The smell of tamales and refried beans, coupled with the sound of sonorous salsa music, greeted students as they walked into the ARC. Latin American flags hanging from the walls billowed in the wind sweeping in from the gusty rainstorm outside as a steady throng of students hummed through the colorful booths lined up inside. It was a flurry of excited chatter, exotic foods and, most importantly, cultural exchange.
The Association of Latin American Students (ALAS) hosted its annual Carnaval Latino in the ARC Wednesday, an event with booths representing each country in Latin America as part of a nationwide celebration of Hispanic Heritage Month which ends Oct. 15.
The main countries highlighted were Nicaragua, El Salvador, Honduras, Costa Rica, Guatemala, and Mexico, but other countries represented by students who either came from that part of the world or wanted to go there, included Paraguay, Cuba, Chile, Bolivia, Peru, Colombia, Puerto Rico, and Ecuador. The event draws a crowd of roughly 300 people each year.
This year, the carnaval took place in the ARC due to inclement weather. Students sold food items such as tamales and panes dulces, and Guatemalan beverages such as horchata and Jamaica. For the first time in its six-year run, the event also featured live Aztecan dancers and pupusa making.
PLNU senior Yesenia Gomez, president of ALAS, said that the Carnaval allows students to share cultural experiences or learn about a culture foreign to them.
“The carnival brings students of Latino and non-Latino backgrounds together to share in an exchange of culture. The goal is to let people experience the food, history and ethnic varieties of our Latino students here at PLNU,” said Gomez.
Freshman Ellen Maley was in charge of the Chile booth, which shared chips, refried black beans and facts about the country’s politics and demographics. Maley attended the Club Fair during the first week of classes and that got her connected to ALAS. She went to a Spanish immersion school from first grade through high school, and wanted a way to continue her involvement in Latin American cultural activities.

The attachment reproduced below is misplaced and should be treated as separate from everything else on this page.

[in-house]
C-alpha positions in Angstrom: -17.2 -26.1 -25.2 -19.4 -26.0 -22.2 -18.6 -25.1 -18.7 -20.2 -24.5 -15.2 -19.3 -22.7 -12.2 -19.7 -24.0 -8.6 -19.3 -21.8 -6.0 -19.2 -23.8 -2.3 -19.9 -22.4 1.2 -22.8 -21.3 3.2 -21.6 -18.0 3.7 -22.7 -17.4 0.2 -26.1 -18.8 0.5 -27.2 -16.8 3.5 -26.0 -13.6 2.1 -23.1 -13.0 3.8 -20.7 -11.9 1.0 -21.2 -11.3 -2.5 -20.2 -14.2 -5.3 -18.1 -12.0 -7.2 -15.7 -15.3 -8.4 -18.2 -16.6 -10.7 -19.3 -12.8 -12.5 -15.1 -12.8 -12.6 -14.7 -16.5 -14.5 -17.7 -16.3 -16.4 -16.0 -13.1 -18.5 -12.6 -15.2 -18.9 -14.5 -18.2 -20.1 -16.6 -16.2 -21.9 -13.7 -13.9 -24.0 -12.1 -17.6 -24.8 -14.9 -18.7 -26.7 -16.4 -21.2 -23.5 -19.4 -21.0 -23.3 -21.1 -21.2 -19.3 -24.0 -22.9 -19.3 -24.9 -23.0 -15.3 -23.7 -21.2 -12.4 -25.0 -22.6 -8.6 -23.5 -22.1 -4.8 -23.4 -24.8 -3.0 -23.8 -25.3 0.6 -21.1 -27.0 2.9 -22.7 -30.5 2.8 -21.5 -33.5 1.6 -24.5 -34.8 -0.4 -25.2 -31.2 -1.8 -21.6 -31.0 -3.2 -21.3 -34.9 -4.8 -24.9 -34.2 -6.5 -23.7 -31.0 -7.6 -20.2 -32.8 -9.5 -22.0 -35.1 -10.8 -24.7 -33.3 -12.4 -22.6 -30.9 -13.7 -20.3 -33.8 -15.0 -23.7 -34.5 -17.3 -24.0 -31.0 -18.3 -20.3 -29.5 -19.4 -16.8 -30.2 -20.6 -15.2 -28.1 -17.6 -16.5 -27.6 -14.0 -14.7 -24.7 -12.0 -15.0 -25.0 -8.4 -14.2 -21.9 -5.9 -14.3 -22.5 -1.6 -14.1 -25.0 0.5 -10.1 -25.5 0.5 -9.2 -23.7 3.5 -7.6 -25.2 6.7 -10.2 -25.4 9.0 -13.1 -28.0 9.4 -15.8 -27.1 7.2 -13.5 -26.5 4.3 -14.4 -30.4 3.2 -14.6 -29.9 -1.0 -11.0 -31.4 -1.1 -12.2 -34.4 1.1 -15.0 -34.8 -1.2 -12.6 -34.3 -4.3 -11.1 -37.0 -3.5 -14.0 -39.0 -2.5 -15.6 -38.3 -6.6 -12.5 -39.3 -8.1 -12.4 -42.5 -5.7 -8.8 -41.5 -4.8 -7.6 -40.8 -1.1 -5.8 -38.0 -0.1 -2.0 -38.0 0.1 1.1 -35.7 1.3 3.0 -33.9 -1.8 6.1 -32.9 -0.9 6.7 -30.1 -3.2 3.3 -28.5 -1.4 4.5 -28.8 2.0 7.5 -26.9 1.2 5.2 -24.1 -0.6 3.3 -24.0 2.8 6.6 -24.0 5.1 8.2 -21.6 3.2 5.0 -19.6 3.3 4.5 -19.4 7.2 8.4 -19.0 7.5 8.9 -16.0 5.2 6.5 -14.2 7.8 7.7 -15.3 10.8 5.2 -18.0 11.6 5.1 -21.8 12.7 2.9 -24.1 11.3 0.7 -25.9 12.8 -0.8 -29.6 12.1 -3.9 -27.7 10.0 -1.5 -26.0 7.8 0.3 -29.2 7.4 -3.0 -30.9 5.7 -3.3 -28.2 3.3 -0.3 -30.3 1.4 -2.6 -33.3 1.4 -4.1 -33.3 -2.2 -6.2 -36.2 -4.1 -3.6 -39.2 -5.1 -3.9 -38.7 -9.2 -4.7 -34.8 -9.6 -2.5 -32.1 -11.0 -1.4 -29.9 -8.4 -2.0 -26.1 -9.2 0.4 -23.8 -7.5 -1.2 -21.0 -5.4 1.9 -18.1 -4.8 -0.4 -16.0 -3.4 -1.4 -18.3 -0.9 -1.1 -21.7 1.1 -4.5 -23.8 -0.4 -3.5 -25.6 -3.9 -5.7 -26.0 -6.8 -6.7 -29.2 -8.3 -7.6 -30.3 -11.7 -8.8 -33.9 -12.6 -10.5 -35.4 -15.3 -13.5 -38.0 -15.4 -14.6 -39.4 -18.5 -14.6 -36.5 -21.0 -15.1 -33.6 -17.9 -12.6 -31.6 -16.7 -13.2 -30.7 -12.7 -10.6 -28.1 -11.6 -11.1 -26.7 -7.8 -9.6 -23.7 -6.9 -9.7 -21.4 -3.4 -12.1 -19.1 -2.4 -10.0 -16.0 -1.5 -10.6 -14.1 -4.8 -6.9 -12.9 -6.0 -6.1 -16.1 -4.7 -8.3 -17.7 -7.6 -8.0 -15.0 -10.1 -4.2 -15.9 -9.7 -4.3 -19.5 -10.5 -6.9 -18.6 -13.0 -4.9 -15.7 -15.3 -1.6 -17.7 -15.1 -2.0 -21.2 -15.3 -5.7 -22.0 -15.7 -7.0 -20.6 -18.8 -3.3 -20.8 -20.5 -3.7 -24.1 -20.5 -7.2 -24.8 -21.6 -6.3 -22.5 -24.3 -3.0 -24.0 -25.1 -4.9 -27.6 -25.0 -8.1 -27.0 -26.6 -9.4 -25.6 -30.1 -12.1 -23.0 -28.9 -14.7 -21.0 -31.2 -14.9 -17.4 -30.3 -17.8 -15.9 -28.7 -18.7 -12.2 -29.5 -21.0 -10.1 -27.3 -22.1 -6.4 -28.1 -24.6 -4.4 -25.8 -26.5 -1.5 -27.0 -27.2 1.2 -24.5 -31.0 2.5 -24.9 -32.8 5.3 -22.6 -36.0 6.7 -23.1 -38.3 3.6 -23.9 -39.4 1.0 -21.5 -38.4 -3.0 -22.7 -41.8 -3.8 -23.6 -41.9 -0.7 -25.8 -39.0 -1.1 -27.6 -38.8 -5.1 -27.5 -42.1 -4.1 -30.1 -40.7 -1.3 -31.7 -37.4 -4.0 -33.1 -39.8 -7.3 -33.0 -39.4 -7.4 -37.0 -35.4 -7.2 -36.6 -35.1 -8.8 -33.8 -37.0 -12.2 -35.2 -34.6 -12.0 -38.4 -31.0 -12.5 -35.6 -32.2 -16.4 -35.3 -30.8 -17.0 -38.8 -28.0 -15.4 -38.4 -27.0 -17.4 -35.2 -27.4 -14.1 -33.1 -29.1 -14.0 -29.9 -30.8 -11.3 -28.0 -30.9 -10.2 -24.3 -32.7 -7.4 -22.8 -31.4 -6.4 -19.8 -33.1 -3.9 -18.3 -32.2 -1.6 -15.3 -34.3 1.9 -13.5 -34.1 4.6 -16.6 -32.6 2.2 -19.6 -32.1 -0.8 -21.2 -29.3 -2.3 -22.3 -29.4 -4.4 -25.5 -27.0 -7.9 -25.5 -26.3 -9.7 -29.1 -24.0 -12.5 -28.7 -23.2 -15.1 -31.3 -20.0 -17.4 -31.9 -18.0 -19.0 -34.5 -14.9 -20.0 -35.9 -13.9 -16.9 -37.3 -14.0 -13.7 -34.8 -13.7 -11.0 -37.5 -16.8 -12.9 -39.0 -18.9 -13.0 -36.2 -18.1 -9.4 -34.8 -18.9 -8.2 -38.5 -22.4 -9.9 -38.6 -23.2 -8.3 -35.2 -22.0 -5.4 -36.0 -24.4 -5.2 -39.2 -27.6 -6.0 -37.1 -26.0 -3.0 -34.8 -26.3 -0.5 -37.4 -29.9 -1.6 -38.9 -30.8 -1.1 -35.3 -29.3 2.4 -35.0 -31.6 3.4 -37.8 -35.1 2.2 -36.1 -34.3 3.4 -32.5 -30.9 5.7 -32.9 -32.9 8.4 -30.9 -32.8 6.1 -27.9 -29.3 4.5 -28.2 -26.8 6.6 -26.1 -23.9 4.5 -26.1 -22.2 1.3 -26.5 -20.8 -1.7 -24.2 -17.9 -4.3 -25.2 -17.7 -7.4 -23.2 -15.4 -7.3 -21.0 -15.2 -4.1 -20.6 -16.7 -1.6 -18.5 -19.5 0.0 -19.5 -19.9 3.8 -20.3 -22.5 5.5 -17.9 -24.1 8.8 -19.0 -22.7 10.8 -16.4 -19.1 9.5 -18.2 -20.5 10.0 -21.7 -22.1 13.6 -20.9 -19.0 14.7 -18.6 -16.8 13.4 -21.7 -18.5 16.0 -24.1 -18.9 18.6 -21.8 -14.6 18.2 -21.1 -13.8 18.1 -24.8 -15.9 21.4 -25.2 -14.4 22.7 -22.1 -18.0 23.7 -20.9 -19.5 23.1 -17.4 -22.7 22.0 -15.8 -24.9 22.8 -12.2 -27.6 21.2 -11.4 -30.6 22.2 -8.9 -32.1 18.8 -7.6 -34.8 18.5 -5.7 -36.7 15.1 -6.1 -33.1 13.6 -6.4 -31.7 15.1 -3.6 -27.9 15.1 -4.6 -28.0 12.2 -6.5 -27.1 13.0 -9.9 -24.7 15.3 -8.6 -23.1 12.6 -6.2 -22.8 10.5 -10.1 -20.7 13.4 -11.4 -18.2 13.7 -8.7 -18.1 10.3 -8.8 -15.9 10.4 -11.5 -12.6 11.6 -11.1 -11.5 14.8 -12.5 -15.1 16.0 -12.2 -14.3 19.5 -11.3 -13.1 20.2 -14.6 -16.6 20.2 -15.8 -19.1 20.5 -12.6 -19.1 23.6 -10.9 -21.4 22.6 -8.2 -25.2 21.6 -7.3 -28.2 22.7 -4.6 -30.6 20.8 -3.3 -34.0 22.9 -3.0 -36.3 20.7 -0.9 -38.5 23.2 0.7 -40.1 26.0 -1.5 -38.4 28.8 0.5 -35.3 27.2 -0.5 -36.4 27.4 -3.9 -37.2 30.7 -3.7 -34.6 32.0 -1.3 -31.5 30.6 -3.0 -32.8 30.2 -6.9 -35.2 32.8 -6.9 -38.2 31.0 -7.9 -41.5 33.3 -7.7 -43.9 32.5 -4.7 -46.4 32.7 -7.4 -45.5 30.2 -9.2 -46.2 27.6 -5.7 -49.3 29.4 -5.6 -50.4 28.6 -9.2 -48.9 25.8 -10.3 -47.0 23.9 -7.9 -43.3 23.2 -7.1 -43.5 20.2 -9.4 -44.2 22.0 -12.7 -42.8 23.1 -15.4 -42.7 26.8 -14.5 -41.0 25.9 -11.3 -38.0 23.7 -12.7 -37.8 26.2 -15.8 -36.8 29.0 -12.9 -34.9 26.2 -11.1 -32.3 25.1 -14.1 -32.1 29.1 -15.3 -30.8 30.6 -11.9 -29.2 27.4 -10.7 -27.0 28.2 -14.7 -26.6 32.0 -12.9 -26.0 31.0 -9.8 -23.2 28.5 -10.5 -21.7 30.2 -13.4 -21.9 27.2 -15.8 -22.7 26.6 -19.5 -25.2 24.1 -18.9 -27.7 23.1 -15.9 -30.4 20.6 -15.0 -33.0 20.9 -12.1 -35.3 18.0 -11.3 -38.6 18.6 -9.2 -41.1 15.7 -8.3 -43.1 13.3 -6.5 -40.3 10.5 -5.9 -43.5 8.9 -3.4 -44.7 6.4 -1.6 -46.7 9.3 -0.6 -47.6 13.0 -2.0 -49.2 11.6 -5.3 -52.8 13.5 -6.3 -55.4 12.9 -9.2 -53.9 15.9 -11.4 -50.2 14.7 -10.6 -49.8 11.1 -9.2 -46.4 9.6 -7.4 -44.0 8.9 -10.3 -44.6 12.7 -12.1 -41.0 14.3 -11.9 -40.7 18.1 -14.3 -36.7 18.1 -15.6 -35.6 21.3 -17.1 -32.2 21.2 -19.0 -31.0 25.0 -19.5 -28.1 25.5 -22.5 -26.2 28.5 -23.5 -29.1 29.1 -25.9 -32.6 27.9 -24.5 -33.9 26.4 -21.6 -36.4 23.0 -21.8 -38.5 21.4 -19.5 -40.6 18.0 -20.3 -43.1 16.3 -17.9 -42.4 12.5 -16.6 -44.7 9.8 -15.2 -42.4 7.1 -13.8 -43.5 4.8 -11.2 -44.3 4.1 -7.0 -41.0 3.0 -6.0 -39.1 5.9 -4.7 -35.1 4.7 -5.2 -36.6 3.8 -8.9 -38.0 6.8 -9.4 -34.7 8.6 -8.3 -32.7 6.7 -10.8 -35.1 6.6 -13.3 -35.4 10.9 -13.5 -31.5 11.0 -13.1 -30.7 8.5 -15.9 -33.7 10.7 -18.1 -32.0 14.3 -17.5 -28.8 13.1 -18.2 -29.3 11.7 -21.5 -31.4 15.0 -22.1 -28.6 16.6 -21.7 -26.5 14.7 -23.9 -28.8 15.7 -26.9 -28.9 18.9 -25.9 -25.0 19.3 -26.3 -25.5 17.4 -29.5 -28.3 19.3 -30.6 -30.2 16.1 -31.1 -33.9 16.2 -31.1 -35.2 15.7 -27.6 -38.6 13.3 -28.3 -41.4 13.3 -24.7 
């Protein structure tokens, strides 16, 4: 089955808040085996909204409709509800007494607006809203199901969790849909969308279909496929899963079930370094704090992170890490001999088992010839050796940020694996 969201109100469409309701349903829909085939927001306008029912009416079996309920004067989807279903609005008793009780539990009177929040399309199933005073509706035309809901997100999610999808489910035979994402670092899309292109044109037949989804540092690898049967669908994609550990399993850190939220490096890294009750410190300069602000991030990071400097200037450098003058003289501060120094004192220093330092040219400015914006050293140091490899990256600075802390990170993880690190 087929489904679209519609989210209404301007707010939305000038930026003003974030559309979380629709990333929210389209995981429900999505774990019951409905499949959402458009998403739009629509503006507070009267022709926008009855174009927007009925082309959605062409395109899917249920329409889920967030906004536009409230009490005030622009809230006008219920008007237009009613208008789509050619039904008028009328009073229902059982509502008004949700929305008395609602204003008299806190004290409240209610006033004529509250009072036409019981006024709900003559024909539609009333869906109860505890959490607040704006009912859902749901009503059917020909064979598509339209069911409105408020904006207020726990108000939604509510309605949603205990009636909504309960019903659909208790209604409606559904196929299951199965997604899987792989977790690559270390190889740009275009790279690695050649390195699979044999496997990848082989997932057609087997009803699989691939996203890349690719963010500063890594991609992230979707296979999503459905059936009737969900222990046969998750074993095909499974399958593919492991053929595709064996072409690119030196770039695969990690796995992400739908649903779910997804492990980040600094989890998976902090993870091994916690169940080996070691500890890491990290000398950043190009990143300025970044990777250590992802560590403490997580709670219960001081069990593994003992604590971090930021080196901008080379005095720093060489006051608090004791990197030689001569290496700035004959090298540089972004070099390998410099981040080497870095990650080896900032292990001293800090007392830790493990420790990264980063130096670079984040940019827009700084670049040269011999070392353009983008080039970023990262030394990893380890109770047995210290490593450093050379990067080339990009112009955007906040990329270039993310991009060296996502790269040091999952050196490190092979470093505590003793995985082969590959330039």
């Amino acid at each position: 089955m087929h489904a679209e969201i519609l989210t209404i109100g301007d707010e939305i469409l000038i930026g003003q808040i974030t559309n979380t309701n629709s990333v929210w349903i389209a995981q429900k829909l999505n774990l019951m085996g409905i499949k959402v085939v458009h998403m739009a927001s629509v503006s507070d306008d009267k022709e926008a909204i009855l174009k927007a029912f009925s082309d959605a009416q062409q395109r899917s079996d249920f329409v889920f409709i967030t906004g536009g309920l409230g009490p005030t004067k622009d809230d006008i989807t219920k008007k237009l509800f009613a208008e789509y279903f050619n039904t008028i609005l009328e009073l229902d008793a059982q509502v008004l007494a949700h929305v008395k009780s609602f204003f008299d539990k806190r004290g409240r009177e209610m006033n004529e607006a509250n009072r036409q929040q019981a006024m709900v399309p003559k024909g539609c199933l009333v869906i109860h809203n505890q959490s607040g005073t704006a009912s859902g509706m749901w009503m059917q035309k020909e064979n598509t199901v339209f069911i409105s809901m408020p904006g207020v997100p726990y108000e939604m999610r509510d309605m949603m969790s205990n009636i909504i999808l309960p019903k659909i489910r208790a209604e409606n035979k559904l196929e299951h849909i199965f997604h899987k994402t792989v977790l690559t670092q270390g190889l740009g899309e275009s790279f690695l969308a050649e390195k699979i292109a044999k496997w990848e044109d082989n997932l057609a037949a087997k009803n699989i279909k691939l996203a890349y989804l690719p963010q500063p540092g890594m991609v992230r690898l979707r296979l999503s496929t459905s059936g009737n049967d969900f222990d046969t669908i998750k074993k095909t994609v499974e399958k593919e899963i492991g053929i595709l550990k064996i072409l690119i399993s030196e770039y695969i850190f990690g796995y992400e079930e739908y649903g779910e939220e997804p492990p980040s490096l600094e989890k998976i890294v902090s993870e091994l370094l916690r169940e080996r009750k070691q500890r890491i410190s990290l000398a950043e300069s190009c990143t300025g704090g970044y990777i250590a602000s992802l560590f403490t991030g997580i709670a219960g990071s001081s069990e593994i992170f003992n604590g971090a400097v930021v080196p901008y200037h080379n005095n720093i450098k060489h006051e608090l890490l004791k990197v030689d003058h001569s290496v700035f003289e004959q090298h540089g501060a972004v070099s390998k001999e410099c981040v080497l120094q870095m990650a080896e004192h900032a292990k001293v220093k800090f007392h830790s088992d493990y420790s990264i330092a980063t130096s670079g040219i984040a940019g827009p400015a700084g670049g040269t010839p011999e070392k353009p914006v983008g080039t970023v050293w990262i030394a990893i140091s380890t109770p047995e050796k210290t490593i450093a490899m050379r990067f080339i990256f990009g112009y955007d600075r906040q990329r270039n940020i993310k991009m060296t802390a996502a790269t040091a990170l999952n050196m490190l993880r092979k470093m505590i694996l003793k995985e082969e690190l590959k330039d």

“The aim is to inform people about the differences in the cultures of Latin America, and that not all Hispanic people here are necessarily from México” said Maley.
Junior Israel Romero manned the Colombia booth and explained what he enjoyed most about this event.
“It’s all about food, fun and smiles,” he said. “It gives people the opportunity to have community with the Hispanic population.”
Romero has been involved with ALAS since his freshman year, but says that the club still looks for opportunities to publicize events for students because they’re not very well known.
“The only issue is that the club is pretty hidden. It’s not very well publicized,” he said.
Senior Megan Zuttermeister also recognized this issue.
“You don’t really know about stuff like this unless you are Latino. But, this year the Carnaval was more advertised than last year, with the fliers on Caf Lane and the ad in the Toilet Paper,” she said.
According to Zuttermeister, each year progresses toward something better than before.
“Last year’s Carnaval was really fun, and this year they have some new things, which makes it even better,” said Zuttermeister.
Freshman Caroleana Kuaterchuk greeted attendees from the El Salvador booth. Doling out Salvadoran cookies while answering questions about the economy, history and modern-day cultural life of El Salvador, she explained that she, too, became involved with ALAS as a result of the Club Fair.
“This is a really cool way to experience other cultures and help connect us as a student body,” she said.
Freshman Tracye Zelada, a member of ALAS who ran the Peru booth, joined the club this year after first hearing about it through Encuentro, a program that brings Latino students to PLNU for a weekend to explore its campus and community.
“I am a first-generation American, because most of my family lives in a small town near San Salvador, El Salvador,” she said.
Zelada hopes that students would be open and curious enough to come to these events even without a base knowledge of these cultures.
“It’s about collaborating as far as we can without everyone on campus being able to speak Spanish. We can’t tell anyone to come here, but we want to accept everyone who wants to come and learn about our different ethnicities and cultures,” she said.